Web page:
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Jung-In Kim

Associate Professor, Educational Psychology and Educational Foundations

My story

I was raised in Seoul, Korea and lived there until I graduated from college. In middle school and high school, I was eager to learn and always tried to do better in my classes. Secondary school was not as enjoyable, however, because of Korea's notorious "examination hell."

My grandfather, who has a doctoral degree in philosophy and who taught me to love music, arts, history, and politics, influenced my decision to enter the educational psychology department of Seoul Women's University. Psychology fascinated me, so I studied psychodrama and volunteered in a school for children with autism in order to learn about the human mind and behavior. Learning human thoughts and feelings about learning and their motivation to learn was crucial in my ability to understand and analyze my own experience in secondary school.

In the graduate program at the University of Texas at Austin, I deepened my understanding of human learning and motivation. Collaborating on research with colleagues, presenting our findings at the SERA, AERA and APA conferences, and having discussions with colleagues and scholars were my favorite activities in graduate school. Learning about various theories and research about human motivation, in particular, helped me to understand what was going on in my academic life and that of the people around me and helped me to experience emotional relief through the understanding. Through the journey, I began to understand how to create a better environment for learning.

My research interests are now concerned with identifying the sociocultural and contextual influences of parents, teachers, and society on learning and motivation of middle and high school students with ethnic/cultural backgrounds in their various learning contexts. I use both quantitative and qualitative research methodology to investigate my research questions. In my dissertation, I investigated the role of parents or teachers in shaping the motivation of high school students in the U.S. As I learn more about the role of motivation in learning, I currently have a strong interest in understanding human achievement motivation in relation to human identities and their cultural experiences.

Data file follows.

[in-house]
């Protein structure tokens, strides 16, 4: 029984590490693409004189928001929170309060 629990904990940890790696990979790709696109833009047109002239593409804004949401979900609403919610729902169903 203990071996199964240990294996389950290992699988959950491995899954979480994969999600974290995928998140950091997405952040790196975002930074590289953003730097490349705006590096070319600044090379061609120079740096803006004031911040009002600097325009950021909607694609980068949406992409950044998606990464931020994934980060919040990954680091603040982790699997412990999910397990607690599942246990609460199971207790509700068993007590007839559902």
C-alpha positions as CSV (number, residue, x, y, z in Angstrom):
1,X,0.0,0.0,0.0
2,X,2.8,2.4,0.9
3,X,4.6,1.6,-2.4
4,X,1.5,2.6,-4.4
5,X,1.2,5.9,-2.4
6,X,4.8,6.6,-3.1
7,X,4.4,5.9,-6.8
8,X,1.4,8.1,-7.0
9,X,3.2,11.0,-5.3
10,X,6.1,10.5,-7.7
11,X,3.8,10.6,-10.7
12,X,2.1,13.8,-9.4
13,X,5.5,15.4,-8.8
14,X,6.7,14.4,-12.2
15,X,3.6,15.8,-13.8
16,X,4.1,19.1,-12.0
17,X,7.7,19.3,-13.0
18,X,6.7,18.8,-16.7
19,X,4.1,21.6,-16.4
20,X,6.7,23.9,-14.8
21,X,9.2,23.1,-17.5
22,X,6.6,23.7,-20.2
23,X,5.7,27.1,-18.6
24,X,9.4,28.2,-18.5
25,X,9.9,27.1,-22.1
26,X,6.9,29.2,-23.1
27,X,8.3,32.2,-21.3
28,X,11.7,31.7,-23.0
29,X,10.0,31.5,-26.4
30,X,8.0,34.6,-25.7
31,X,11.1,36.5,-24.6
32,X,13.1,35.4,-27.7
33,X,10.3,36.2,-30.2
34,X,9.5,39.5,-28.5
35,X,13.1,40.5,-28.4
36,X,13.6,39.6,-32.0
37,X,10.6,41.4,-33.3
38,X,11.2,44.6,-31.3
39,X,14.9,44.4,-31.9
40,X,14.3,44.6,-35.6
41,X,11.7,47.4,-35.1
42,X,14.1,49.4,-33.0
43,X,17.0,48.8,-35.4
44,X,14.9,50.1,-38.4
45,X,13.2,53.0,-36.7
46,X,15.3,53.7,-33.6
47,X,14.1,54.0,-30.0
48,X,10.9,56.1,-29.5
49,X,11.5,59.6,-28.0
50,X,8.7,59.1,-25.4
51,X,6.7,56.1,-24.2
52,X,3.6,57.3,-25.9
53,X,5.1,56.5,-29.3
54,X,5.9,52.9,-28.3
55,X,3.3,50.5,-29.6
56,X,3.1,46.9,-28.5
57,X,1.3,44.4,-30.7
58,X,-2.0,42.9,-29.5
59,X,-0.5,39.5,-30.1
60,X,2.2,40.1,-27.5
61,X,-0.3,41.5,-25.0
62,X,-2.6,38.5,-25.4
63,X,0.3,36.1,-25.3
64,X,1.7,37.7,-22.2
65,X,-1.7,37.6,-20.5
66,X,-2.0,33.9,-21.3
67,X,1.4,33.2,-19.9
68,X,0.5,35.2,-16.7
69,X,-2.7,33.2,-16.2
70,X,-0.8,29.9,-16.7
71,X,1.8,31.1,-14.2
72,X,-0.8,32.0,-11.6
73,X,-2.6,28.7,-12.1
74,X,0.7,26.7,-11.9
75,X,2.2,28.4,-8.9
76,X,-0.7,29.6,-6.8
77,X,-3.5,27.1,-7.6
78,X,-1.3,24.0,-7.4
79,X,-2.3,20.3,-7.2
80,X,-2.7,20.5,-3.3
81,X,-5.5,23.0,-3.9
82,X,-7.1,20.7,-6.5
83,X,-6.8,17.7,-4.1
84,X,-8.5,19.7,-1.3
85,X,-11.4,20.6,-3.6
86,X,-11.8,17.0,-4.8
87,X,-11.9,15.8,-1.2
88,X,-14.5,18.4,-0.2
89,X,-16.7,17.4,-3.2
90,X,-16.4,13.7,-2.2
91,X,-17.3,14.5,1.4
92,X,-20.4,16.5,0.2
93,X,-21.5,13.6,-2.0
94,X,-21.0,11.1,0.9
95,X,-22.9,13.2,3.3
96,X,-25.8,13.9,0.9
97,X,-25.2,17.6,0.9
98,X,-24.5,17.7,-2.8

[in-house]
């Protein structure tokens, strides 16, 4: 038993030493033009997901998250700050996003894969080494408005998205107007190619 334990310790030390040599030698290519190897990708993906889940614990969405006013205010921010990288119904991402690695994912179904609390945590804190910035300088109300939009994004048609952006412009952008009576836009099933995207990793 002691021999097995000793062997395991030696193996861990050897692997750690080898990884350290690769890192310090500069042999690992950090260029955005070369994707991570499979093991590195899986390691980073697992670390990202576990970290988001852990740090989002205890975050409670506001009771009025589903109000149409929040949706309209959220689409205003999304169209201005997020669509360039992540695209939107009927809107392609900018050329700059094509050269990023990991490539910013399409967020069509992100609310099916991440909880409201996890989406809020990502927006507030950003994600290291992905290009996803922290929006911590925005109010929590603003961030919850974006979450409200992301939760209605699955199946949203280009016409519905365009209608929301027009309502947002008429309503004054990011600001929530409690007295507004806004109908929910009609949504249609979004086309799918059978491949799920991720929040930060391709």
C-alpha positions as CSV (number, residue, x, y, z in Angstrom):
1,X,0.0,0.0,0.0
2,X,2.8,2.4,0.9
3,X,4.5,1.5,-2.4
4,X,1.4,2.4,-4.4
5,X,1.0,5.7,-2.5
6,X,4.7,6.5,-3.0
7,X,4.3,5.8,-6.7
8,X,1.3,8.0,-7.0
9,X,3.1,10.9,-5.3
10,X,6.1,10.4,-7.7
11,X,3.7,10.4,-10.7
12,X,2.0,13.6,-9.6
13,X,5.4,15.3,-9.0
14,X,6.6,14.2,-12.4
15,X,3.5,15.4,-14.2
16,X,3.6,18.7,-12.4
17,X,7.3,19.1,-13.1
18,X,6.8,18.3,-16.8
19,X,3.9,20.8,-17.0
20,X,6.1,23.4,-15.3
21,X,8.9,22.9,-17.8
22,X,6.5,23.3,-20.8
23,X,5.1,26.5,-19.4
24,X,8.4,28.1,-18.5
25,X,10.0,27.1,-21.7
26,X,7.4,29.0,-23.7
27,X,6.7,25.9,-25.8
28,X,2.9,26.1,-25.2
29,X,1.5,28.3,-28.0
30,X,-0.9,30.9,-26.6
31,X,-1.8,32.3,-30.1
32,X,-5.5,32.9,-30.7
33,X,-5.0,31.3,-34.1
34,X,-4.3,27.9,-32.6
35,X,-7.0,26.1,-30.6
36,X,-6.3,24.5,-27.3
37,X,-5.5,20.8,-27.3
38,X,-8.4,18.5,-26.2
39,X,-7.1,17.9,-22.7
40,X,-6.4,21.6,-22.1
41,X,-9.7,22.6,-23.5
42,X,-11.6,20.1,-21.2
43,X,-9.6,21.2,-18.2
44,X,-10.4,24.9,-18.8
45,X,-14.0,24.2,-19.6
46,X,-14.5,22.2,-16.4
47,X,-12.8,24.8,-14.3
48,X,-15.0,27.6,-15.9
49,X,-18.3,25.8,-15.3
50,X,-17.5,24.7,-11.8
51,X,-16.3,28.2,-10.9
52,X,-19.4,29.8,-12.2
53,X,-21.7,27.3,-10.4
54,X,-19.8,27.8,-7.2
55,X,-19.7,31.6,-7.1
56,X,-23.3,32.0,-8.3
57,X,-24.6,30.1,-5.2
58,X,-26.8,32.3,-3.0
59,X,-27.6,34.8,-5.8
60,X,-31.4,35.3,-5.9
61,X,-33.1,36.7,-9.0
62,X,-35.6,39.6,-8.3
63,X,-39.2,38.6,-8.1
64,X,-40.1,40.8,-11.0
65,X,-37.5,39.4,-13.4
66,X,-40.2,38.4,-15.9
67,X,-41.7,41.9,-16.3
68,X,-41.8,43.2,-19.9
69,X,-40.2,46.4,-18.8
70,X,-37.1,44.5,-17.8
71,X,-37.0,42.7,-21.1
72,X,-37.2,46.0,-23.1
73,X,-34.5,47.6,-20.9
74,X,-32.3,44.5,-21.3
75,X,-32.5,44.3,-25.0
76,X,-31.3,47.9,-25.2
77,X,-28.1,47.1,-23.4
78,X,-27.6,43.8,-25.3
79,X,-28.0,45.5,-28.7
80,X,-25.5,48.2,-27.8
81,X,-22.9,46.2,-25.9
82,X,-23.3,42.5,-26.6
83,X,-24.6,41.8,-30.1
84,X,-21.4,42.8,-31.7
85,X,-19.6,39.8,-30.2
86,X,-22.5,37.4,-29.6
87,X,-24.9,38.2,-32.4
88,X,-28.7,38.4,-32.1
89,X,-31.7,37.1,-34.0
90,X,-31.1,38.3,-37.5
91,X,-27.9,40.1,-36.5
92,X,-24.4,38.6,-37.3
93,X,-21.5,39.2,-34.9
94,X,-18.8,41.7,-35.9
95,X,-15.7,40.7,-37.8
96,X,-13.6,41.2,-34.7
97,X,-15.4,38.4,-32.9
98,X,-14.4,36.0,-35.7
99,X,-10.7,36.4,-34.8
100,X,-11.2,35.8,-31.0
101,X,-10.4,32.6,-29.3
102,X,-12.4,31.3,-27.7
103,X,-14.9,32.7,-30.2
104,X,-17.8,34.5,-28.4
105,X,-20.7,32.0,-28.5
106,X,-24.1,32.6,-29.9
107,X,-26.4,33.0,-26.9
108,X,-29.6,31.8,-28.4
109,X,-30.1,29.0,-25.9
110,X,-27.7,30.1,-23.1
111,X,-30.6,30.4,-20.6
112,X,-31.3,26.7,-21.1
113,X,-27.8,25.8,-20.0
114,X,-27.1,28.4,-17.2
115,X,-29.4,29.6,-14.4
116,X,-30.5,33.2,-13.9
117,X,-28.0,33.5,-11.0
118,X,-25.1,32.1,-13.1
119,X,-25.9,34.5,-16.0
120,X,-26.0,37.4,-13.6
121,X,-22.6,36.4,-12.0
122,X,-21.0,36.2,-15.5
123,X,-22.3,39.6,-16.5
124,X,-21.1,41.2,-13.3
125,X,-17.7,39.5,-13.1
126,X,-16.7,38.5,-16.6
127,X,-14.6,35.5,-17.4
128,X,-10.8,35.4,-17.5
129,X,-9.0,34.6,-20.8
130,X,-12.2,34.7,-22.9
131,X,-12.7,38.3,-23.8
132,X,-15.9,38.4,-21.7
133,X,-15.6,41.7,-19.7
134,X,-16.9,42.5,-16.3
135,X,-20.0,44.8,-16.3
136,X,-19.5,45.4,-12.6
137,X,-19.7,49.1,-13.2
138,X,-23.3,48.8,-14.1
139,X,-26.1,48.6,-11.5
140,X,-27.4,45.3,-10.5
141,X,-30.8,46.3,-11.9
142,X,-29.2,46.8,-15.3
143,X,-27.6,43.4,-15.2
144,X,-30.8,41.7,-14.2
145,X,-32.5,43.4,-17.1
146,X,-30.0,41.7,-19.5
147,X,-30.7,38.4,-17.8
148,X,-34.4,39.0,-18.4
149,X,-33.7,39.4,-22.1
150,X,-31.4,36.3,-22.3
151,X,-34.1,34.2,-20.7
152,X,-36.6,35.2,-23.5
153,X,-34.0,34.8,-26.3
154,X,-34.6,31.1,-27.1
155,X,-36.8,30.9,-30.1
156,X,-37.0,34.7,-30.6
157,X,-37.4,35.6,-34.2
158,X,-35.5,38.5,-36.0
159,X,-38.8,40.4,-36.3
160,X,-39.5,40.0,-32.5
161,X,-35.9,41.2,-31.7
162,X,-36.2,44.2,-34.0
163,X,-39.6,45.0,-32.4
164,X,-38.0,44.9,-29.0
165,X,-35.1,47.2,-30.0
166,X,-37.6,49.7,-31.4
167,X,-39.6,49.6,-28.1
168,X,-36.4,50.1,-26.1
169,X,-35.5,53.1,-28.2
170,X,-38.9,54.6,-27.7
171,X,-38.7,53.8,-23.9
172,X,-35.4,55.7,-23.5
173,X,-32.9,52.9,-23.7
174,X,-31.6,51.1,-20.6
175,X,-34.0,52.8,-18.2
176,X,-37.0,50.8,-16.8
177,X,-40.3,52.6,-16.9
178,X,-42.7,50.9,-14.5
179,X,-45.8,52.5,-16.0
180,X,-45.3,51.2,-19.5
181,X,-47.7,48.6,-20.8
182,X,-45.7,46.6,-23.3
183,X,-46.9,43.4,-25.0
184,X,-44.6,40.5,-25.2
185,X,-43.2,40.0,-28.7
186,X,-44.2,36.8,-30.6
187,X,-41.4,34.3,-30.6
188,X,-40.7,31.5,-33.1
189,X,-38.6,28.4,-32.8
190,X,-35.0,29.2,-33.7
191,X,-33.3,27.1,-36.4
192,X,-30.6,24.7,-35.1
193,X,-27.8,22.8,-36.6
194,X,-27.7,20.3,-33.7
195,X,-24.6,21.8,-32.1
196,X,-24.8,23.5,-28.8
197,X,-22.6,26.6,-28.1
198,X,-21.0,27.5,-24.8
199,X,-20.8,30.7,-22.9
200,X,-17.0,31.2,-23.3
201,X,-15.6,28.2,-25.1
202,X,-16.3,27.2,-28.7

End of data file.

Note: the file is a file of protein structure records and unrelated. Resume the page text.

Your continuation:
My students at University of Colorado Denver

My students here in CU Denver are very eager to learn, have a keen understanding of what they learn, know how to learn, and have various and unique life experiences. I hope to co-construct enjoyable and meaningful learning experiences with my students and to encourage their interest in human motivation and in the psychology of learning.

Classes I teach at the University of Colorado Denver School of Education & Human Development

  • Human Motivation - EPSY 6600
  • Human Learning - EPSY 5110
  • Human Development across the Lifespan - EPSY 6200
  • Advanced Adolescent Growth/Development - EPSY 5140

My research interests

  • Identifying the sociocultural and contextual influence of parents, teachers, and society on students' learning, motivation, and self-regulation
  • Understanding the achievement motivation of heritage language learners by examining their relationships with their ethnic identities
  • Exploring students' achievement goal orientation in a collaborative learning context

My hobbies

I spend most of my free time reading, listening to music, visiting coffee houses, and exploring new and exciting areas in Denver. In addition, I recently joined Facebook and enjoy using it to connect with friends.

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